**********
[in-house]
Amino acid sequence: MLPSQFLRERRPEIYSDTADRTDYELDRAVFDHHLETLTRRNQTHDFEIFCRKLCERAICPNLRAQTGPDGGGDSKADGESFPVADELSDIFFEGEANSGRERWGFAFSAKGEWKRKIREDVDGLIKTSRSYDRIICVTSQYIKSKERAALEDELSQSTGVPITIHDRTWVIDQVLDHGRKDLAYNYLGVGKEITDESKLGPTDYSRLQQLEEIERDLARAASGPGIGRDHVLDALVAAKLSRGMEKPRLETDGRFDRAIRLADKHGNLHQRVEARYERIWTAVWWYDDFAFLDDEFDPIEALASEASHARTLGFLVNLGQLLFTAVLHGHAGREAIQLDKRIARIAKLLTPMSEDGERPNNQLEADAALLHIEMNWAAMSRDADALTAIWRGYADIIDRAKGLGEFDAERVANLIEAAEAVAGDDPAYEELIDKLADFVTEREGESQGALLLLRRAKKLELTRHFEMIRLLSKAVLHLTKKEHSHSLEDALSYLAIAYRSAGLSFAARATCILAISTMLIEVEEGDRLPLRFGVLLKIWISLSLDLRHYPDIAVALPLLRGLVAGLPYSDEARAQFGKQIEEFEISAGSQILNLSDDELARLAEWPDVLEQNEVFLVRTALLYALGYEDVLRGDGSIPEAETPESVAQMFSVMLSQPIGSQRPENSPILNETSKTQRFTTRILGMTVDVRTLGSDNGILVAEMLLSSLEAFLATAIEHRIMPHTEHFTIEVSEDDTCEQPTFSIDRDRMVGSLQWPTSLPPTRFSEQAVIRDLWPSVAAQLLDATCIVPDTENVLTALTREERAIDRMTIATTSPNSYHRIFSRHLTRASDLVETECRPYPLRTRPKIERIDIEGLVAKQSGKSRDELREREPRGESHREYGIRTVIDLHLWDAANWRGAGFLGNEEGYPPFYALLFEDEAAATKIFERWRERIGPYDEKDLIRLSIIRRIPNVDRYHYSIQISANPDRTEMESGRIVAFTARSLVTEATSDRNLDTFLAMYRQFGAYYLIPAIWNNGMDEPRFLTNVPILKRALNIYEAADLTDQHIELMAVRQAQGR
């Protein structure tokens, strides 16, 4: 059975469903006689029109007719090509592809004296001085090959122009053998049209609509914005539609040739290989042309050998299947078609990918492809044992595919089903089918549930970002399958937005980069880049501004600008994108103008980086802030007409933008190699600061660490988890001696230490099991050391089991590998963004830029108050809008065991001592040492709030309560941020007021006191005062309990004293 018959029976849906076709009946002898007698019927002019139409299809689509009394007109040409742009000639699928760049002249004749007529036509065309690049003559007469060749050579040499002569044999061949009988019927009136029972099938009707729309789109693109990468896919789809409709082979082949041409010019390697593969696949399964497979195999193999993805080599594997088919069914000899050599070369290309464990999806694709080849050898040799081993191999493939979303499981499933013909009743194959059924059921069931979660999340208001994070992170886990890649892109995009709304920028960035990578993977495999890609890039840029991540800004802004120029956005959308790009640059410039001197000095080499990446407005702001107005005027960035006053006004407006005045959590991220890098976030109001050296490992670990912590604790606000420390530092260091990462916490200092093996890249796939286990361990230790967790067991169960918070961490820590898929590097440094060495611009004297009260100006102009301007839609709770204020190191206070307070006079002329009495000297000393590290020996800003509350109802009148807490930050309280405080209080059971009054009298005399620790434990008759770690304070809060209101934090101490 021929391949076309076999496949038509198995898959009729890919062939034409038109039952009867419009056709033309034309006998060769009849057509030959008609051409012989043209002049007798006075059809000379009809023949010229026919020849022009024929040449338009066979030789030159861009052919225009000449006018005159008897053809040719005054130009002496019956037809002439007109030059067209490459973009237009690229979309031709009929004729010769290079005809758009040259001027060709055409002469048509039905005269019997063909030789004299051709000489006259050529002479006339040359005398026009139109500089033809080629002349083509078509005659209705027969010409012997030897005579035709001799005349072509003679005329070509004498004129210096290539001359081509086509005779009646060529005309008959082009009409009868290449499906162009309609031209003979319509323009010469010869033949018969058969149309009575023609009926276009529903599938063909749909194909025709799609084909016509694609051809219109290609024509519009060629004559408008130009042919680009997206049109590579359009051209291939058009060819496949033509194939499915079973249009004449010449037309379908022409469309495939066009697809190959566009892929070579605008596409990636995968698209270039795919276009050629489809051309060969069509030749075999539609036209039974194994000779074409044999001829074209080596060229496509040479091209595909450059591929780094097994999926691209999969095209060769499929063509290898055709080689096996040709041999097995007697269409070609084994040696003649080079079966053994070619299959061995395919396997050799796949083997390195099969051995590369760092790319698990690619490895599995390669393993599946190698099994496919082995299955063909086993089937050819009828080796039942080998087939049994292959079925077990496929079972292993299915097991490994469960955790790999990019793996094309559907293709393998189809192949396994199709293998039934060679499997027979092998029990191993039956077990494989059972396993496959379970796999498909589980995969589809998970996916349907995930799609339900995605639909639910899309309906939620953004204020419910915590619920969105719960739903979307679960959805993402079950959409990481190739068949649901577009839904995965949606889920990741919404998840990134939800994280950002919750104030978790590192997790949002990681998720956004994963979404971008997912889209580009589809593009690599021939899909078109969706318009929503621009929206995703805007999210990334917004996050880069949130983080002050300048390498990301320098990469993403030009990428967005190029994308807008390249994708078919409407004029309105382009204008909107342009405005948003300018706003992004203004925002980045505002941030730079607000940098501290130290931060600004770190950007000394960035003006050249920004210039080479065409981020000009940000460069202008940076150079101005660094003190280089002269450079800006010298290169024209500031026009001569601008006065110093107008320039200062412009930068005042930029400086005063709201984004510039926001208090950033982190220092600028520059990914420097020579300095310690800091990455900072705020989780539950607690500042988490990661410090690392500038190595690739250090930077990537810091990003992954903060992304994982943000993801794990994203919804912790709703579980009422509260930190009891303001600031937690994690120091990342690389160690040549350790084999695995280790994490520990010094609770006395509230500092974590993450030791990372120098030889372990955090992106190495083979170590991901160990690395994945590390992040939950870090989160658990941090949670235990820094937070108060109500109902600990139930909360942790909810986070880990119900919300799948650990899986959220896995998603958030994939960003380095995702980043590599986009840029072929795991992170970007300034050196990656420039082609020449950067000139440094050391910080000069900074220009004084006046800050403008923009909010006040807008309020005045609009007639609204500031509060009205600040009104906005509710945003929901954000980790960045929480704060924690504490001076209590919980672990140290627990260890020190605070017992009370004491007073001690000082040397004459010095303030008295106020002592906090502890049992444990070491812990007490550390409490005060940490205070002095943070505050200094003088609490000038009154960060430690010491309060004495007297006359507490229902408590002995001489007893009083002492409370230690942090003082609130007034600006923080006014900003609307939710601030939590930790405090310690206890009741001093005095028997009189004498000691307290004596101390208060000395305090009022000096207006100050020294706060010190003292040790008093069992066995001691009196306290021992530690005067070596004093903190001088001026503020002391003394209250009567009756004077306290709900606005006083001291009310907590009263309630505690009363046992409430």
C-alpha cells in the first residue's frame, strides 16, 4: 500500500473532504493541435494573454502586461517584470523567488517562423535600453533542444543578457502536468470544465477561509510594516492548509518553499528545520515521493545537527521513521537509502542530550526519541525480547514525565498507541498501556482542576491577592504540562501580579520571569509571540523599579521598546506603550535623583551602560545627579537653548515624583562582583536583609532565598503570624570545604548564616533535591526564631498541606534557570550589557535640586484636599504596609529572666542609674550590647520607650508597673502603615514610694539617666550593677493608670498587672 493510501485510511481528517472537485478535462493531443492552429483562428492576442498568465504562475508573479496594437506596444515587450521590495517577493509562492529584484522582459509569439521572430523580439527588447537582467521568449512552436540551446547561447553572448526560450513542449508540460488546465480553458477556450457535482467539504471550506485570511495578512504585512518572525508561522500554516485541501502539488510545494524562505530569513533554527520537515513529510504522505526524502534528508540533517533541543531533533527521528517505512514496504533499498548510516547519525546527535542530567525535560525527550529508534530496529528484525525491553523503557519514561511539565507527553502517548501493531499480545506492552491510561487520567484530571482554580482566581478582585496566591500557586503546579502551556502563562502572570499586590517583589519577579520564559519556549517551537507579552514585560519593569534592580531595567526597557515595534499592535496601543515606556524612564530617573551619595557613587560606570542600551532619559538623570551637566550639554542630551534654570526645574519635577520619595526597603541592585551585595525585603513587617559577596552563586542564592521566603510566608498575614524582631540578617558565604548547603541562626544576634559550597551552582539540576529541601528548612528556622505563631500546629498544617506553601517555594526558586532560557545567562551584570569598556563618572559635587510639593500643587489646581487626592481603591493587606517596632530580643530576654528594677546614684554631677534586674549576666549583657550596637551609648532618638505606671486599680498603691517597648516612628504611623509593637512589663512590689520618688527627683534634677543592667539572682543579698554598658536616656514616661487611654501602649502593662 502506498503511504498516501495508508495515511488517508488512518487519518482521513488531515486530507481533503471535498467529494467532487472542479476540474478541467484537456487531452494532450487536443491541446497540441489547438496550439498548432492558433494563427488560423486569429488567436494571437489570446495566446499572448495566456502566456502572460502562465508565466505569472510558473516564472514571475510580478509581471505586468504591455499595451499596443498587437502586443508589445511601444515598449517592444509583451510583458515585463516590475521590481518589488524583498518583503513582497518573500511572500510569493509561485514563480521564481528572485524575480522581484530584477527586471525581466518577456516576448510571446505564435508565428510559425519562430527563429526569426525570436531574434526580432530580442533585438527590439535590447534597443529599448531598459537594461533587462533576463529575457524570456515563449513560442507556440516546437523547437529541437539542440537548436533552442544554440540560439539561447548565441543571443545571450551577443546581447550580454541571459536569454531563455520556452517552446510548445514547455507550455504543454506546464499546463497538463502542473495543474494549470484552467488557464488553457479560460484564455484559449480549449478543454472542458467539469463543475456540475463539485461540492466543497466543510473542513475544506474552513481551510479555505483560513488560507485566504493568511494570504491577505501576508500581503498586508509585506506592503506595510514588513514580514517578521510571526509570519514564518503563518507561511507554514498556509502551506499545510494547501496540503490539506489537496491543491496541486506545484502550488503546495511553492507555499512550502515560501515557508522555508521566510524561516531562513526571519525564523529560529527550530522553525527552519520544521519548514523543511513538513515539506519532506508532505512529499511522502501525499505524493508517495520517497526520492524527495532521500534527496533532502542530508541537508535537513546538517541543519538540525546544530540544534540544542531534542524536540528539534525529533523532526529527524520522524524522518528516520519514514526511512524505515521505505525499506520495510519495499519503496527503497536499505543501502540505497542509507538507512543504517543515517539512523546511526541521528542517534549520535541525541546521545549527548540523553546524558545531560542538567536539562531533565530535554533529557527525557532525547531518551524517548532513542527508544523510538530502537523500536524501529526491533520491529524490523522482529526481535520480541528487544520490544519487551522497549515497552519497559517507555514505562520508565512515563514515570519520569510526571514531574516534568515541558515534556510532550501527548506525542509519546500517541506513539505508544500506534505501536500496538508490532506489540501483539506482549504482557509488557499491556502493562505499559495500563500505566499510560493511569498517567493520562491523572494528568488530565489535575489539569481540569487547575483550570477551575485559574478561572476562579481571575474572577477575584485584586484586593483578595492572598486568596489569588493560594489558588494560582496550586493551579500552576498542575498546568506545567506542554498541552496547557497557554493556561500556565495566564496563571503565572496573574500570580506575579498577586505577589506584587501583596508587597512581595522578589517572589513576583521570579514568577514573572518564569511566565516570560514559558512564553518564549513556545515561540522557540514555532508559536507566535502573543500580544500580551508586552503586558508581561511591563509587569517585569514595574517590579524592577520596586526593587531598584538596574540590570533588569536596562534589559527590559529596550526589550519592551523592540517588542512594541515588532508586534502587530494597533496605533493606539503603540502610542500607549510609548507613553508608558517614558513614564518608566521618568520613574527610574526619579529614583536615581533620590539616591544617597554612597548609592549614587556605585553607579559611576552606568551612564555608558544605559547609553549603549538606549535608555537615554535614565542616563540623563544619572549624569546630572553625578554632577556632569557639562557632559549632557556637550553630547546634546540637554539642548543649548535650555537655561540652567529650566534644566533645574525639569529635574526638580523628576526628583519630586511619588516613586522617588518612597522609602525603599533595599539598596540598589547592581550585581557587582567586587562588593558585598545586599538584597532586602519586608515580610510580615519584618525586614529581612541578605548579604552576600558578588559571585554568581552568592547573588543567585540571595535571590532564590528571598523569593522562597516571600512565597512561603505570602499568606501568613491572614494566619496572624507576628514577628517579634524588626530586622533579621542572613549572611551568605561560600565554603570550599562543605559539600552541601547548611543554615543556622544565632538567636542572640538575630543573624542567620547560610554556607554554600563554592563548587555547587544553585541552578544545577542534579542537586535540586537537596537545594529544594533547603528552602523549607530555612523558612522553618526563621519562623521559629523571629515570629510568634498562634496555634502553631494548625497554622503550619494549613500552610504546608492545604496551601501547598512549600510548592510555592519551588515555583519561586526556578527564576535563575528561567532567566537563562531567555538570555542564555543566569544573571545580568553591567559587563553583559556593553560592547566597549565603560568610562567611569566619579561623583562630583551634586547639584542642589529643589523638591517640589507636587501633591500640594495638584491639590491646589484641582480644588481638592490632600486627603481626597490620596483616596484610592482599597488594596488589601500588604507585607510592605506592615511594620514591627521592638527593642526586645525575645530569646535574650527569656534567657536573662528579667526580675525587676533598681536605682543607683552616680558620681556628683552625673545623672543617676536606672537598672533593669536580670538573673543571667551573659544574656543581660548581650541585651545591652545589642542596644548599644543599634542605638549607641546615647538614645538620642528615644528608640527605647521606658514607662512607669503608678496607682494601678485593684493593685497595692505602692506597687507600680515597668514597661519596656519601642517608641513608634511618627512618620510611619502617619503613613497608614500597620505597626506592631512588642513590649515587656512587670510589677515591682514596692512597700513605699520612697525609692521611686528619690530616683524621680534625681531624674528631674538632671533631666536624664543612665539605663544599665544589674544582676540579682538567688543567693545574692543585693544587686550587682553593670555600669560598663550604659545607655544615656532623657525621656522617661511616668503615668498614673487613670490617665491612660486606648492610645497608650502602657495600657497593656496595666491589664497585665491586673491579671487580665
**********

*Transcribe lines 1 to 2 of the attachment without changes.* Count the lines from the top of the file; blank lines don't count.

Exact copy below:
[in-house]
Amino acid sequence: MLPSQFLRERRPEIYSDTADRTDYELDRAVFDHHLETLTRRNQTHDFEIFCRKLCERAICPNLRAQTGPDGGGDSKADGESFPVADELSDIFFEGEANSGRERWGFAFSAKGEWKRKIREDVDGLIKTSRSYDRIICVTSQYIKSKERAALEDELSQSTGVPITIHDRTWVIDQVLDHGRKDLAYNYLGVGKEITDESKLGPTDYSRLQQLEEIERDLARAASGPGIGRDHVLDALVAAKLSRGMEKPRLETDGRFDRAIRLADKHGNLHQRVEARYERIWTAVWWYDDFAFLDDEFDPIEALASEASHARTLGFLVNLGQLLFTAVLHGHAGREAIQLDKRIARIAKLLTPMSEDGERPNNQLEADAALLHIEMNWAAMSRDADALTAIWRGYADIIDRAKGLGEFDAERVANLIEAAEAVAGDDPAYEELIDKLADFVTEREGESQGALLLLRRAKKLELTRHFEMIRLLSKAVLHLTKKEHSHSLEDALSYLAIAYRSAGLSFAARATCILAISTMLIEVEEGDRLPLRFGVLLKIWISLSLDLRHYPDIAVALPLLRGLVAGLPYSDEARAQFGKQIEEFEISAGSQILNLSDDELARLAEWPDVLEQNEVFLVRTALLYALGYEDVLRGDGSIPEAETPESVAQMFSVMLSQPIGSQRPENSPILNETSKTQRFTTRILGMTVDVRTLGSDNGILVAEMLLSSLEAFLATAIEHRIMPHTEHFTIEVSEDDTCEQPTFSIDRDRMVGSLQWPTSLPPTRFSEQAVIRDLWPSVAAQLLDATCIVPDTENVLTALTREERAIDRMTIATTSPNSYHRIFSRHLTRASDLVETECRPYPLRTRPKIERIDIEGLVAKQSGKSRDELREREPRGESHREYGIRTVIDLHLWDAANWRGAGFLGNEEGYPPFYALLFEDEAAATKIFERWRERIGPYDEKDLIRLSIIRRIPNVDRYHYSIQISANPDRTEMESGRIVAFTARSLVTEATSDRNLDTFLAMYRQFGAYYLIPAIWNNGMDEPRFLTNVPILKRALNIYEAADLTDQHIELMAVRQAQGR